I read several financial blogs pretty regularly that range from blogs not unlike mine (low budget, home-spun productions) to huge, national blogs run by dozens of financial reporters with advertisers who are large financial firms. I always have to read each with a bit of understanding that these blogs do not necessarily apply to me and my clients, but that the principles are still helpful. For example, remember when I wrote about the different ways of paying off credit card debt? Well, one of the blogs I read recommended something similar (helpful principle), but the example they used was “So you’ve decided you want to spend $2000 a month towards paying off your debt.”
Ok, none of my clients or readers have $2000 a month to spend on paying off debt. And even though my Rolling Stone method says to keep using the same amount to pay off your debt, let’s be honest, once you no longer have to put $100 towards a credit card, it might be wiser for you to use it to get health insurance, or upgrade your groceries every month, or buy some long overdue new work boots. But what annoys me the most about all these blogs is that they assume that most people are making at least the American average every year, which for 2010 was just over $41,000. But the reason why it’s an average is because people are making below that amount. Some well below. I’m at the top of the PA pay rate in Seattle because my main employer guarantees me overtime, but I still make less than $20,000 a year in take home pay.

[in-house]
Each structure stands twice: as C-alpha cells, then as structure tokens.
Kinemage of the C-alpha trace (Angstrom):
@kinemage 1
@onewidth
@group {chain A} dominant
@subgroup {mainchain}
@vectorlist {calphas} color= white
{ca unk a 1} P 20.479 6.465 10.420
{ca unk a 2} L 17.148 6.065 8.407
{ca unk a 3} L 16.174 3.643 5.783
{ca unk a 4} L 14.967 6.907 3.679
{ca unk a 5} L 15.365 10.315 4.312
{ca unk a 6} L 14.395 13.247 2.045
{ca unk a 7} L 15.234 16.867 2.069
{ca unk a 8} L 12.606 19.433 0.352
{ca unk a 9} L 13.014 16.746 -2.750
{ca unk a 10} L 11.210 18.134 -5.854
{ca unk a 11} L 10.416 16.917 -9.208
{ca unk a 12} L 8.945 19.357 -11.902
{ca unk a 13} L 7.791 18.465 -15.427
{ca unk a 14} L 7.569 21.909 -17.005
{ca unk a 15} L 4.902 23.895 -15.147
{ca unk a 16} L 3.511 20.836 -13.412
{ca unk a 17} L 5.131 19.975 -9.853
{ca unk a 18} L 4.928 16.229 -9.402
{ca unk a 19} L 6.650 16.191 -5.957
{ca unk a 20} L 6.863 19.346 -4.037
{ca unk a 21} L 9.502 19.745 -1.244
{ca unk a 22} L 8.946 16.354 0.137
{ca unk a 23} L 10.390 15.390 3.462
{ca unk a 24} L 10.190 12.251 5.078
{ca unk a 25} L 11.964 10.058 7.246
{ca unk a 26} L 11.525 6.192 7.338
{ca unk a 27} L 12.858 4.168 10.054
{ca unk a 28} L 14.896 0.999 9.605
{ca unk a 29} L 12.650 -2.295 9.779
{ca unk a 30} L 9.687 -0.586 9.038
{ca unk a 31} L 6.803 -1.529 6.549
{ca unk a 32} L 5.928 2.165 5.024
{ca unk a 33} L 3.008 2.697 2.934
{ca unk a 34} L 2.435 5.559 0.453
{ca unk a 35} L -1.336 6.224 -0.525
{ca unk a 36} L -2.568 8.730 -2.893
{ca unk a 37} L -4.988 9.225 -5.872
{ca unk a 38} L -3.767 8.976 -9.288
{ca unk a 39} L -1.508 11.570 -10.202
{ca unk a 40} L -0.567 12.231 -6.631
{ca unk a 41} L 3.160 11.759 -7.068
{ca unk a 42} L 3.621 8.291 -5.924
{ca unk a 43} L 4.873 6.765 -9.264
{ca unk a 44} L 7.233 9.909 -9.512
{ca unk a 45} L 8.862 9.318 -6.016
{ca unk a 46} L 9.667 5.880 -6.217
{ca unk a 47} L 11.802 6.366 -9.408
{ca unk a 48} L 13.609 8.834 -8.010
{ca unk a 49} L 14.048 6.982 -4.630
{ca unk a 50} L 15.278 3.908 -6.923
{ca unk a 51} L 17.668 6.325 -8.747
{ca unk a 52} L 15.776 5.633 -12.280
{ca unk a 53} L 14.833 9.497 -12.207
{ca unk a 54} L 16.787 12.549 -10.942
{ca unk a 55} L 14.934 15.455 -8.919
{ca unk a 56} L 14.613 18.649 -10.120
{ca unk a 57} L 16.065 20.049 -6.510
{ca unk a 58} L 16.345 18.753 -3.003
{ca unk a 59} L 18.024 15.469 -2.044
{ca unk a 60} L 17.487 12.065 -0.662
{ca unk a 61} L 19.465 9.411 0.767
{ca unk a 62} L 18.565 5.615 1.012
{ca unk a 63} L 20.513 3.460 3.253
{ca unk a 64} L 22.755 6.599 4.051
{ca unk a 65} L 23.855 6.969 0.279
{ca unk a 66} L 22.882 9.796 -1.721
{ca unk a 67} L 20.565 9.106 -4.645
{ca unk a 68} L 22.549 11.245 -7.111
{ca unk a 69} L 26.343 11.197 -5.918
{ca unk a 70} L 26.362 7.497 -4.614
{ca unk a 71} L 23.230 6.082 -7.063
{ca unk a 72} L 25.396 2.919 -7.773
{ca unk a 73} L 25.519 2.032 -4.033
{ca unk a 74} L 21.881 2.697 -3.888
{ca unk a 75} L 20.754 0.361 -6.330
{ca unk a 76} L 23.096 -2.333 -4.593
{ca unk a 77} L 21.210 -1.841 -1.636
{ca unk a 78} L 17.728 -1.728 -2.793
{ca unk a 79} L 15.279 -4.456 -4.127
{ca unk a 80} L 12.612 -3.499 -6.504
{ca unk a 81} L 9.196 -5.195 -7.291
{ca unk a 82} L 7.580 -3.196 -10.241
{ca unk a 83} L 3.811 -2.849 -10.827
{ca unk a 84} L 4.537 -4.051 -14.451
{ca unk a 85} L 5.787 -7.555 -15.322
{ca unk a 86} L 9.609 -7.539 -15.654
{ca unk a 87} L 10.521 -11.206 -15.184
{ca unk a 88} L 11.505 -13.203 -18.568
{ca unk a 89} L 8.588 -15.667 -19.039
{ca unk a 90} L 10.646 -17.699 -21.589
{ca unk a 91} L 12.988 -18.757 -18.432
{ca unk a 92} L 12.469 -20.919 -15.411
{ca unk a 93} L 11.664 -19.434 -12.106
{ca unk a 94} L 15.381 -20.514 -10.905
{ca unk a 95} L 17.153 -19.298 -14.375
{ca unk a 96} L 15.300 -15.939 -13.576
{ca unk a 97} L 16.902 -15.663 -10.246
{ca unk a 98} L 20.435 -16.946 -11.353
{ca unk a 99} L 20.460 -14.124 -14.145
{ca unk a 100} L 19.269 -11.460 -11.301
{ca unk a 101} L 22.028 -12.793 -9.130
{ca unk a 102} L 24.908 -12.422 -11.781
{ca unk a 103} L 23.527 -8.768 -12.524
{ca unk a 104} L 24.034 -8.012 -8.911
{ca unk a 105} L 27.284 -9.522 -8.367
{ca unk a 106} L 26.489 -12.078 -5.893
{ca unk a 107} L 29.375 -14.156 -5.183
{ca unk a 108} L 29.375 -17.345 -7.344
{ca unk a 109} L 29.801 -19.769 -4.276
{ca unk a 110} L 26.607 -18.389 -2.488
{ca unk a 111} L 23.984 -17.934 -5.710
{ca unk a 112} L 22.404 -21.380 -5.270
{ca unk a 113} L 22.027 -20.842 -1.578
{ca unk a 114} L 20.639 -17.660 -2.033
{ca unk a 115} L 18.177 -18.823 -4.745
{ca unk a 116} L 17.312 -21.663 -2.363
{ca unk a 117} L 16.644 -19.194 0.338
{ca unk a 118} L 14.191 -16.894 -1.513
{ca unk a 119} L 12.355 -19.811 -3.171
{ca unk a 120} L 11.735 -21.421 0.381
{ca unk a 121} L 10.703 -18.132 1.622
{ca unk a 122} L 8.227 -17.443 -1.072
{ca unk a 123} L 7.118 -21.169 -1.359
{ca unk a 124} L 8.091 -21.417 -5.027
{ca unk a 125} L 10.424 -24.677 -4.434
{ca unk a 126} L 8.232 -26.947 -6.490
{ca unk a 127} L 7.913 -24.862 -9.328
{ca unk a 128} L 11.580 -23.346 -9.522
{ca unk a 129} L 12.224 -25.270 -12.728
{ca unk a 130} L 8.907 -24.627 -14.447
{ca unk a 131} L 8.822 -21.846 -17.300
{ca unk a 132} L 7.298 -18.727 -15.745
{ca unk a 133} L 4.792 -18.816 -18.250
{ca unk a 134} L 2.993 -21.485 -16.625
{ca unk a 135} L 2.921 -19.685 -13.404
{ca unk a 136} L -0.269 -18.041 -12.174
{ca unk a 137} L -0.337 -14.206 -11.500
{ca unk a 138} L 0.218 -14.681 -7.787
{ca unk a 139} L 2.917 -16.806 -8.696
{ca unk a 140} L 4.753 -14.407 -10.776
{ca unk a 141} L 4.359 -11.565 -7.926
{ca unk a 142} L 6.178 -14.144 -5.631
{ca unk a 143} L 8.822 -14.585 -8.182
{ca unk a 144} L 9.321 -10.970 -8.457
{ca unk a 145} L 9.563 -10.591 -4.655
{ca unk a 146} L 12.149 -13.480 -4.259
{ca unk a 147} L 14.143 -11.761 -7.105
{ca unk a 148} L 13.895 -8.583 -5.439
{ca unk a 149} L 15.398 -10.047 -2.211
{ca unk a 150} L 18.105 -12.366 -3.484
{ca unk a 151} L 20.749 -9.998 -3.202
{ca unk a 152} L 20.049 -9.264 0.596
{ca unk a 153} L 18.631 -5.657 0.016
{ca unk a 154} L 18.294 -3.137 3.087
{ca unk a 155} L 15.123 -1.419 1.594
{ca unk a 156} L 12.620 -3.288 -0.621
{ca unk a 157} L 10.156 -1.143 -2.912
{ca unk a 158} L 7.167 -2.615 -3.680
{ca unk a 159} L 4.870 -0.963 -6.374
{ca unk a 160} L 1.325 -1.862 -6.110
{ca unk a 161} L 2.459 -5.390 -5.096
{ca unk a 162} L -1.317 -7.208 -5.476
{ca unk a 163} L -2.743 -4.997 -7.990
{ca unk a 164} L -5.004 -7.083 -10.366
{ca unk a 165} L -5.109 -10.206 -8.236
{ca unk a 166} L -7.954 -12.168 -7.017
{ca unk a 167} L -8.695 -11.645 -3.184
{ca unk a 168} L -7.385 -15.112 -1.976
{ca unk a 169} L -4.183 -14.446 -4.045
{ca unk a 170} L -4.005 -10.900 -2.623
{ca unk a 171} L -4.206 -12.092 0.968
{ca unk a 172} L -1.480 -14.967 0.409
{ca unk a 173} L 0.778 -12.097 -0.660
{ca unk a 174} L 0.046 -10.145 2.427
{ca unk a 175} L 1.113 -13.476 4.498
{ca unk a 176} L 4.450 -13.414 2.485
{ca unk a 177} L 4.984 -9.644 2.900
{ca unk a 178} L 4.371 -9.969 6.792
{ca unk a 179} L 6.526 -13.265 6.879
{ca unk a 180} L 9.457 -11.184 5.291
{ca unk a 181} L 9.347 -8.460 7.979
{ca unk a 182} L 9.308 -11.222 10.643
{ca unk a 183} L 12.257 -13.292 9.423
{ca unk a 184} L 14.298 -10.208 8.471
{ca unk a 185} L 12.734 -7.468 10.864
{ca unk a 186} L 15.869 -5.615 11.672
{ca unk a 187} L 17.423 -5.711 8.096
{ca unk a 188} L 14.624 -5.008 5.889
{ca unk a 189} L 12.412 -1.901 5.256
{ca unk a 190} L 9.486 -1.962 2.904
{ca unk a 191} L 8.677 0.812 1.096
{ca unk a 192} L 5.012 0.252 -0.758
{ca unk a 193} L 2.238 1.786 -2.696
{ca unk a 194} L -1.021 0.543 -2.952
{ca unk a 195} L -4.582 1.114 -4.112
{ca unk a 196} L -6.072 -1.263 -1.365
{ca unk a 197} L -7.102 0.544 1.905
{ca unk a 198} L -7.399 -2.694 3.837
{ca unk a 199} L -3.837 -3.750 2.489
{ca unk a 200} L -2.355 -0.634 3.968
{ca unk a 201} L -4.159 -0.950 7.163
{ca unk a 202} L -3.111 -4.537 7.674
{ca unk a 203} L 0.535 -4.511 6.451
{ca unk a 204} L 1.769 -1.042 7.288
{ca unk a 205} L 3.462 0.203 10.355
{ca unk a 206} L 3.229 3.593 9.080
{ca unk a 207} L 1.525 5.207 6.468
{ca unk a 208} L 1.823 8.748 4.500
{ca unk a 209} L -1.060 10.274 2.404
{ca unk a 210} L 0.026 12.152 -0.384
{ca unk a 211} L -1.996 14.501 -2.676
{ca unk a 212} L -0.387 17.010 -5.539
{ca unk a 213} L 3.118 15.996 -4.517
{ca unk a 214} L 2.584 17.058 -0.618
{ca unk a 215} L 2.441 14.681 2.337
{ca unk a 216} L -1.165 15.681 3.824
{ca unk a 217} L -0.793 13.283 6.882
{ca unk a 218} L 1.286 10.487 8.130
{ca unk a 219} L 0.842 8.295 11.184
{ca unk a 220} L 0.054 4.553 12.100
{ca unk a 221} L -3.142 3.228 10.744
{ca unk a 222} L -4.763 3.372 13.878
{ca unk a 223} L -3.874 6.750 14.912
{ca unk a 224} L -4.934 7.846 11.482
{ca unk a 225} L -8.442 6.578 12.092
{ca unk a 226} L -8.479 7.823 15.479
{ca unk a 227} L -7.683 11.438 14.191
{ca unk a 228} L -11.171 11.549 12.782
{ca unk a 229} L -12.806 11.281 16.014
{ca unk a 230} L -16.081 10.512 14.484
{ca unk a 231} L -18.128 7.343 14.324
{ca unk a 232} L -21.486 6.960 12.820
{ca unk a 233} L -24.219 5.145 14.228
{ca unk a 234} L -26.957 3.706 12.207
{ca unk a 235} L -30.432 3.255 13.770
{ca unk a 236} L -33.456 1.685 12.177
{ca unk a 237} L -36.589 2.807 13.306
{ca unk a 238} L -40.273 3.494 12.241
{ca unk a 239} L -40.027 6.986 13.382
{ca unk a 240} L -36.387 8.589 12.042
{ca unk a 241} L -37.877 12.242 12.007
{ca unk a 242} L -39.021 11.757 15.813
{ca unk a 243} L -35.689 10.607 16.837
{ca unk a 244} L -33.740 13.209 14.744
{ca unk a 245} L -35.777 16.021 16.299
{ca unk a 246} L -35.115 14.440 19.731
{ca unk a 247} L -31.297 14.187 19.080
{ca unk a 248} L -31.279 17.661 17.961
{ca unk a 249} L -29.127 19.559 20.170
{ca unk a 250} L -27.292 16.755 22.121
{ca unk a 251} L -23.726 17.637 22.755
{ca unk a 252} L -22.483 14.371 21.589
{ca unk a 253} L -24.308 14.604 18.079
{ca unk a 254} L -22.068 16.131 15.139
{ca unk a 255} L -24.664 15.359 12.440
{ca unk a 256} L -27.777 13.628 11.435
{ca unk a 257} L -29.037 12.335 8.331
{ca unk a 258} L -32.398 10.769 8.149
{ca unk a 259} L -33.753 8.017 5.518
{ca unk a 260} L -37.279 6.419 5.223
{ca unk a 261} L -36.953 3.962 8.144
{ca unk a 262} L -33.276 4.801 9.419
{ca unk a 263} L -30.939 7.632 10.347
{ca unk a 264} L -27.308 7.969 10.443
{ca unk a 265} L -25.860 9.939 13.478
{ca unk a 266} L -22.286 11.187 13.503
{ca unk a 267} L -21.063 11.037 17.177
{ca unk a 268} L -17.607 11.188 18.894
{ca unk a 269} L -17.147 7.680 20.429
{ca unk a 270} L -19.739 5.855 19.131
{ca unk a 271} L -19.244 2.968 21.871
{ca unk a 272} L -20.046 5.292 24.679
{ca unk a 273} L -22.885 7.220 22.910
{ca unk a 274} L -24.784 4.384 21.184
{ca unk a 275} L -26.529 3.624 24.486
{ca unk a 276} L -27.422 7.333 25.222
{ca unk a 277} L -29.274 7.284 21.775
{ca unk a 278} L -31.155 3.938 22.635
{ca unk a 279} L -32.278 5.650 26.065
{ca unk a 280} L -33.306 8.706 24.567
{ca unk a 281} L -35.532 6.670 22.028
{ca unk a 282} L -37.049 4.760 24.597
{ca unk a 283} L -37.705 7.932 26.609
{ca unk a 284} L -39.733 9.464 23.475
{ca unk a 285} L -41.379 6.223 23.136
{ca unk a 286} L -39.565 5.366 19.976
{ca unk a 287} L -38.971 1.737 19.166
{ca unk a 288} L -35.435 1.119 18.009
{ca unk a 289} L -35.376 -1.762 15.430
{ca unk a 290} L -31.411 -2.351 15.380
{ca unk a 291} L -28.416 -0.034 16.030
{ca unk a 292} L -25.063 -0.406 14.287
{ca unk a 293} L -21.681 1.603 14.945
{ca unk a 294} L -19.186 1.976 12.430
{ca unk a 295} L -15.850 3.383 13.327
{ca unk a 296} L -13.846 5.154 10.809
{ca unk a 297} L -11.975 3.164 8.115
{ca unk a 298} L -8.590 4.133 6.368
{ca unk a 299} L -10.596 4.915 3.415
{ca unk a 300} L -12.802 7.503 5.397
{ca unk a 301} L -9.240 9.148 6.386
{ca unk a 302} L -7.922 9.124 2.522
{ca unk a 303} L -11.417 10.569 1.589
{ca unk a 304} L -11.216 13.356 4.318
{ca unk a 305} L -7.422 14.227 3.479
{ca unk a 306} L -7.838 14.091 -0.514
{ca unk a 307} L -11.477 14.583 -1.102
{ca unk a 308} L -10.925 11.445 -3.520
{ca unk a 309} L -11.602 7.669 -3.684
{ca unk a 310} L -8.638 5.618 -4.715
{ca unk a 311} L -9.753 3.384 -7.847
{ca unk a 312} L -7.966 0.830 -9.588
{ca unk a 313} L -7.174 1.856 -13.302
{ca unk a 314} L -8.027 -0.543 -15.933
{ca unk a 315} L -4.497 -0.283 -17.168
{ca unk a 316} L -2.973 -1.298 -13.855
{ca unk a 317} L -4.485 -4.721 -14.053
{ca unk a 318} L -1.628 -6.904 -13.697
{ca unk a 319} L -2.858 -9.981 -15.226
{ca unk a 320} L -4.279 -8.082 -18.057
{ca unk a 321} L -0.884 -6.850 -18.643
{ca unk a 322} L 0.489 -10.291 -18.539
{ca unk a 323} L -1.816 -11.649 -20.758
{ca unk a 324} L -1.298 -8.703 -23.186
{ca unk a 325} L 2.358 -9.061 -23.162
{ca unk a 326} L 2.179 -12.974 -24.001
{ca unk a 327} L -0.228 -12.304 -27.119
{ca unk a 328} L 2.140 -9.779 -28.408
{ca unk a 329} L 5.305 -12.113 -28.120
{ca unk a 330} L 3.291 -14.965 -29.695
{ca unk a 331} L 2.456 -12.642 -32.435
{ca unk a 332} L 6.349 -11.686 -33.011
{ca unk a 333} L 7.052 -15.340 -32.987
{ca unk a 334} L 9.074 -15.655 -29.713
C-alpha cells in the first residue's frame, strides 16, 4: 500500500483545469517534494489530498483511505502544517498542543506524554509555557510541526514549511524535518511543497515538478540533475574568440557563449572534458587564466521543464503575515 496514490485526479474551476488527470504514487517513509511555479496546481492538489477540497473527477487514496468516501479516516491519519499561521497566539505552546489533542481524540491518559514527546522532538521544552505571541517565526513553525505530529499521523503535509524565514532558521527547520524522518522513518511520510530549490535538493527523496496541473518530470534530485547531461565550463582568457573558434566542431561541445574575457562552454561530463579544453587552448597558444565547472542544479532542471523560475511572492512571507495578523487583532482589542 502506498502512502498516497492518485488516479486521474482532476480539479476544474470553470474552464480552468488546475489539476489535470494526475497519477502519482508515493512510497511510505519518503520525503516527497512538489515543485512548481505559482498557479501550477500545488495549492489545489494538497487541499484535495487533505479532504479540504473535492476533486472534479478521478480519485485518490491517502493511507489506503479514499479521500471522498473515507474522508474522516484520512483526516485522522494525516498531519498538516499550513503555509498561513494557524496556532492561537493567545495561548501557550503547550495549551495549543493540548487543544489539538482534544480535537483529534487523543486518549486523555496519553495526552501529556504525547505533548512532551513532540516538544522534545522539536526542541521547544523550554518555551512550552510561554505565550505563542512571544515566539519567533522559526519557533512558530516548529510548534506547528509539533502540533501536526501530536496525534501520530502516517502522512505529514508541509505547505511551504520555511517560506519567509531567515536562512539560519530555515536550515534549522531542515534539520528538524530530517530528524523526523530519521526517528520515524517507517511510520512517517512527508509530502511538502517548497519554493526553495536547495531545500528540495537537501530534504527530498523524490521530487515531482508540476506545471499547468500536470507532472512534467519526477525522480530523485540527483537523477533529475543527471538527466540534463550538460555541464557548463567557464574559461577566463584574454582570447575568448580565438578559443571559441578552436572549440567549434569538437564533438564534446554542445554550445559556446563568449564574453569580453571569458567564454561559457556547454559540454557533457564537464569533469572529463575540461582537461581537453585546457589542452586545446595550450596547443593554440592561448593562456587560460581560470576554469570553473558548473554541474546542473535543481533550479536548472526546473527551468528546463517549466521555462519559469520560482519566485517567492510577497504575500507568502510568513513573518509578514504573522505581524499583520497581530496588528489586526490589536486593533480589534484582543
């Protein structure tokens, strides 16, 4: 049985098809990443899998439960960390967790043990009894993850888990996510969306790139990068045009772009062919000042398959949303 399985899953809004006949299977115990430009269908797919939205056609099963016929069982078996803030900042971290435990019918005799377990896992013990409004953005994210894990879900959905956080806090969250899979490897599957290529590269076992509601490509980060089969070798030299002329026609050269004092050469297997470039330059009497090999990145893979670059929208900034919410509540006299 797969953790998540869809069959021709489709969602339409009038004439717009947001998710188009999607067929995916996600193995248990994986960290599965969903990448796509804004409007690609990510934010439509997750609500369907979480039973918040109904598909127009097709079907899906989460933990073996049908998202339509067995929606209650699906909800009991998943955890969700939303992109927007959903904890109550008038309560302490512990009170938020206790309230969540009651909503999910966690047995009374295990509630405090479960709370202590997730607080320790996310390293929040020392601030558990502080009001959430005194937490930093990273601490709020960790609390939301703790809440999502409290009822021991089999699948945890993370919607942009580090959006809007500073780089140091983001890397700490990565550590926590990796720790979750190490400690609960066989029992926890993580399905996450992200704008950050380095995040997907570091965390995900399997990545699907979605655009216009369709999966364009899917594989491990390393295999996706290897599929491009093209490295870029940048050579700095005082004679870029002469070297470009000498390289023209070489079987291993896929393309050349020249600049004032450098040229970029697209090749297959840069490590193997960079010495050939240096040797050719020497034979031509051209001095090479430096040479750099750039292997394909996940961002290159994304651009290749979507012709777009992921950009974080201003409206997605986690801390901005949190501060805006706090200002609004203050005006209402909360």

So how do people like us deal with advice like that? First, I refrain from spitting on my computer because it is not my precious Mac’s fault that bloggers are idiots and limited in their sight. Second, I have to remember that chances are your financial problems are in line with your income. I don’t have to worry about a balanced stock portfolio, trust laws, or the Alternative Minimum Tax because I don’t make enough to be able to dabble in that world. And I don’t have $2000 in debt to pay off every month because I didn’t go to medical school or need to spend a ton of money on a fancy work wardrobe.
It’s just unfortunate that other people claiming to help us through our finances fail to remember that most of us aren’t bringing home that much and suggesting you “set aside $500 a month” towards an emergency fund is completely unrealistic when that is 1/3 of your monthly take home pay.
I think that’s the end of my rant for now. Thanks for letting me vent. I’d love to hear my readers’ thoughts on this.